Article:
The trouble with Bush's proposed lobbying reforms

Republican presidential candidate, former Florida Gov. Jeb Bush waits in a hallway after a campaign event, June 27, 2015, in Henderson, Nev. (Photo by John Locher/AP)
Republican presidential candidate, former Florida Gov. Jeb Bush waits in a hallway after a campaign event, June 27, 2015, in Henderson, Nev.
Jeb Bush, eager to position himself as a reform-minded presidential candidate, delivered an interesting speech in his home state of Florida this week on his intention to clean up Washington, D.C. The Wall Street Journal reported:

Vowing to rattle the political establishment in Washington, Republican presidential candidate Jeb Bush on Monday said members of Congress should disclose their meetings with lobbyists and refrain from lobbying former colleagues for six years after leaving office. [...] "We need a president willing to challenge the whole culture in our nation's capital," Mr. Bush, the former governor of Florida, said in Tallahassee, the state capital.

At face value, there's nothing especially wrong with any of this. It's a little odd to hear the message coming from someone whose family played such a dominant role in the nation's capital for so long, and who's spent his life benefiting from his Beltway connections, but a six-year ban would be pretty ambitious and there's certainly nothing wrong with Bush making the issue an important part of his platform.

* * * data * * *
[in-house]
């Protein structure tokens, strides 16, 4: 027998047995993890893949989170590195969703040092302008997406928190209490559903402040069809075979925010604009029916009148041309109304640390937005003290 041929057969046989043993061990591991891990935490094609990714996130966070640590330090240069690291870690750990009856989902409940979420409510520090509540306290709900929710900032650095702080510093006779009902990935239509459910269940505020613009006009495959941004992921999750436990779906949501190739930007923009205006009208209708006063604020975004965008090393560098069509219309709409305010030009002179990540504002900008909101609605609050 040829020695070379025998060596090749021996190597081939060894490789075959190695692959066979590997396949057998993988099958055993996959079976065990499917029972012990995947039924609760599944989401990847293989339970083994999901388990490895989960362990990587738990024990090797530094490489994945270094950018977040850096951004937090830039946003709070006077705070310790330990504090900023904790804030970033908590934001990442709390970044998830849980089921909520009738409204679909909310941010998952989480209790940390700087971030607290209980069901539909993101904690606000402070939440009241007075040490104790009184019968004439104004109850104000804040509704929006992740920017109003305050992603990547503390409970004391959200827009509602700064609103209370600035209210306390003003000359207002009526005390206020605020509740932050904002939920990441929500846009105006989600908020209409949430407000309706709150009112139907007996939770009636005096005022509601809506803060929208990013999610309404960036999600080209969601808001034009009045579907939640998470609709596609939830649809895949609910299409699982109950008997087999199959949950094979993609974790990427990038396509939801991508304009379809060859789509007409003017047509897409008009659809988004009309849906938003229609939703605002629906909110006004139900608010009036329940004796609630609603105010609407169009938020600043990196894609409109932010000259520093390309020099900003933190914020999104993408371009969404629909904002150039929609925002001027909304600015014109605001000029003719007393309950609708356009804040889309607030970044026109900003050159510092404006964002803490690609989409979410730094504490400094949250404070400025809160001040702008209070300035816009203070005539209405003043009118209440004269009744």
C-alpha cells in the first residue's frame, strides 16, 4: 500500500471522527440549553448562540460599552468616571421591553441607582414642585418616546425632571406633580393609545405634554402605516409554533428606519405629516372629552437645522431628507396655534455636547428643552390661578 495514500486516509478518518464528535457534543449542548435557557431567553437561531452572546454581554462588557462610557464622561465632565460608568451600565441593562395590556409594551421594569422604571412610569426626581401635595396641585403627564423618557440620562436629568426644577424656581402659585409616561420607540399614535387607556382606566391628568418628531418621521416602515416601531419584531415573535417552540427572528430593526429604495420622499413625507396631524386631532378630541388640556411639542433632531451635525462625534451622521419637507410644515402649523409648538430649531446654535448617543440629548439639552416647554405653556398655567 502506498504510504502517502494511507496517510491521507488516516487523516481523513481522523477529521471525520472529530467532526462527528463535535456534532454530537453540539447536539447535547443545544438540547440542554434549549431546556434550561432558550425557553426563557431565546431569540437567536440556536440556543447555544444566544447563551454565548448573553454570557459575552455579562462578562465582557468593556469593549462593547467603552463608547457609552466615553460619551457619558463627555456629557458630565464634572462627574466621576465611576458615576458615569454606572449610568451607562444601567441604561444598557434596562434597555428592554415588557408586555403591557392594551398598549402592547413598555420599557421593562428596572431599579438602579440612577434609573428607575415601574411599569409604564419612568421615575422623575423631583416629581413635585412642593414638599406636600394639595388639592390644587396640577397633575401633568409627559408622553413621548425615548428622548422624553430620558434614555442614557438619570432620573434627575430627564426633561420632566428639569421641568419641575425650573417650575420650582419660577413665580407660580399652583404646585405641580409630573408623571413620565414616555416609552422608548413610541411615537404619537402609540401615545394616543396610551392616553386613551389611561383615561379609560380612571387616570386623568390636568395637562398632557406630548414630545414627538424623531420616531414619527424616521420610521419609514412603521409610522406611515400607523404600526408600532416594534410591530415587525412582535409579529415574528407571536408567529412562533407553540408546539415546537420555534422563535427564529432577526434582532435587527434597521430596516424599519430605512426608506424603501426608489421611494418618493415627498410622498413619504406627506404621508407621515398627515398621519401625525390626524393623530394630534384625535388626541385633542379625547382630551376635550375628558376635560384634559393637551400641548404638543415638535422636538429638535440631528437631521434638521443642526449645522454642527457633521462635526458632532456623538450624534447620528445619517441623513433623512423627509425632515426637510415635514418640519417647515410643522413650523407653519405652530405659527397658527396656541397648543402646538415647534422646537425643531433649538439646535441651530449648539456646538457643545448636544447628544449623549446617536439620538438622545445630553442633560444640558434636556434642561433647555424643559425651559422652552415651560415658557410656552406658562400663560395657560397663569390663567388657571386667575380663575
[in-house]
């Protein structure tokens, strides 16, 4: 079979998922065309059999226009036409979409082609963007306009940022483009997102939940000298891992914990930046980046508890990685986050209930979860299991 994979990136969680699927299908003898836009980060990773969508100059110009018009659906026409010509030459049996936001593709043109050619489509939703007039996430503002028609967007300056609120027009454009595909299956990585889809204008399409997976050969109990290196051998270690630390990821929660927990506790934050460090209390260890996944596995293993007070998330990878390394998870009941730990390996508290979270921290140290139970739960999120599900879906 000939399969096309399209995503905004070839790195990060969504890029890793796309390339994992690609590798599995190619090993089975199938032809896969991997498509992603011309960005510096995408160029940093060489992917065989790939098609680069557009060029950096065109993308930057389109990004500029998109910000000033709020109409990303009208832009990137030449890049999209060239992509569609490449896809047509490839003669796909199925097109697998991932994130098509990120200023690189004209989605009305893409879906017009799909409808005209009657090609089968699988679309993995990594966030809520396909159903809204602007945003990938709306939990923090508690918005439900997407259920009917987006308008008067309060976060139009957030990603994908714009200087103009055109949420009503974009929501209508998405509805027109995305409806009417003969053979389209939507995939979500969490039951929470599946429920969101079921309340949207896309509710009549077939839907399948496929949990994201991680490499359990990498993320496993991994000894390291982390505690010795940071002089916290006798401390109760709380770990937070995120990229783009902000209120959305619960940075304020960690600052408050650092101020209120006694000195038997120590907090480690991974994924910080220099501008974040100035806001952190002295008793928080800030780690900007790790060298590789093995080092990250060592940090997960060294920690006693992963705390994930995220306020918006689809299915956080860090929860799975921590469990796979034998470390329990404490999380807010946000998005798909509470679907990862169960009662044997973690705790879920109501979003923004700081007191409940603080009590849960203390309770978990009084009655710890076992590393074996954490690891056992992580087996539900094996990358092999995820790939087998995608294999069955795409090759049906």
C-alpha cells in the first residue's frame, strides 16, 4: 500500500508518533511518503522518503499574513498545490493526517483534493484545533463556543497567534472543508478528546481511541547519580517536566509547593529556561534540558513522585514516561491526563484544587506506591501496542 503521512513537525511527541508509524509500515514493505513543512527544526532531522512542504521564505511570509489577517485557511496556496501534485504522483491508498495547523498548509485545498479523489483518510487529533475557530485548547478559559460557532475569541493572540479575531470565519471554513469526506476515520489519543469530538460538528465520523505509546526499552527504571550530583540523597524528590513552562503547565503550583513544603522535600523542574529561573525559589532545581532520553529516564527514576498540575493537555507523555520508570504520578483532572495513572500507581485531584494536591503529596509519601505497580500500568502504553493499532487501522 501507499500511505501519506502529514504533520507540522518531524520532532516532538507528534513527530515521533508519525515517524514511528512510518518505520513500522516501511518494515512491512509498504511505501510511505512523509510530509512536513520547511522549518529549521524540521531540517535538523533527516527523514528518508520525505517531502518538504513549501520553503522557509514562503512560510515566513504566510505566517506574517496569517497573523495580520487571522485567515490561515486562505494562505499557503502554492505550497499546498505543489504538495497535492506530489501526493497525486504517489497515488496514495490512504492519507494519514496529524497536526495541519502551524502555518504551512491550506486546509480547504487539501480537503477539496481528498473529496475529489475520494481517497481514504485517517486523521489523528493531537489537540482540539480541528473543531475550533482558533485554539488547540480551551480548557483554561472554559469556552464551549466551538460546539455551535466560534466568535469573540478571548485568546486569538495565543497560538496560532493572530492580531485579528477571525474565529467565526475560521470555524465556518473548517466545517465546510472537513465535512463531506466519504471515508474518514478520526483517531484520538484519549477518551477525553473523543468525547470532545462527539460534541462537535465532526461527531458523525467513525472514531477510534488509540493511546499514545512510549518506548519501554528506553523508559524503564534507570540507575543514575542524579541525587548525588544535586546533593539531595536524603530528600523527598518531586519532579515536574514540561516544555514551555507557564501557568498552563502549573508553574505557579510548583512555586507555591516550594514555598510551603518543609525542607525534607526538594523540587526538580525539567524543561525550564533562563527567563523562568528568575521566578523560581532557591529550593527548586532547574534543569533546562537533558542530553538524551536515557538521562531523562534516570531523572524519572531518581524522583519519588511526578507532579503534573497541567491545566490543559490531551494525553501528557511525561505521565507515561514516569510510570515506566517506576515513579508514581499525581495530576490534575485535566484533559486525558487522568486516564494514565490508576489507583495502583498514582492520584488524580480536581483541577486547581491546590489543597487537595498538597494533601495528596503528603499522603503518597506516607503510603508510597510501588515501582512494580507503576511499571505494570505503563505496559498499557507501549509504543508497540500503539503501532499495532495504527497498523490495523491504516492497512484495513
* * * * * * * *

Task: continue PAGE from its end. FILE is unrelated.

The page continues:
But some of the relevant details make the former governor an imperfect messenger. Politico's Marc Caputo, for example, reported that the forum at which Bush spoke was apparently organized by the Chamber of Commerce. "So Jeb gave a speech about lobbyist reforms to a room of lobbyists at a college run by a former lobbyist at a forum organized by lobbyists who then denied they organized it," Caputo wrote. [Update: my friends at the International Business Times first reported on this on Tuesday.]
There's also the inconvenient fact that Bush, despite his concerns about lobbyists' influence, has received generous financial support from lobbyists: "The campaign disclosed last week that eight lobbyists bundled a total of $228,400 of the $11.4 million raised in the first 15 days of Mr. Bush's campaign -- more money from the industry than any other Republican candidate."
But perhaps most problematic of all is the fact that Jeb Bush was actually himself a registered lobbyist. The Associated Press reported this morning:

Republican presidential candidate Jeb Bush complained about "swarms of lobbyists" who hold sway over Washington, but he has accepted campaign donations from lobbyists, turned to some for advice and was once registered as a lobbyist himself. For Bush, the connection is not new. Before he was governor, Bush himself was a registered lobbyist on behalf of Codina Bush Group and a country club development in 1991, Miami-Dade records show.

It's unclear just how much lobbying he actually did -- a Bush campaign spokesperson said he was merely a partner in development projects -- but if he's elected, it would be the first time a former registered lobbyist ever became president of the United States.
Making matters slightly worse, Bush was Florida's Secretary of Commerce from 1987 to 1988, before becoming a registered lobbyist in 1991.
In other words, Jeb Bush wants to create a six-year ban on former public officials transitioning to the lobbying industry, despite the fact that he personally made the same transition in half the time.
The GOP candidate's rivals haven't made much of an effort to pursue this line of criticism, but if they do, Bush may quickly run into a "do as I say, not as I do" problem.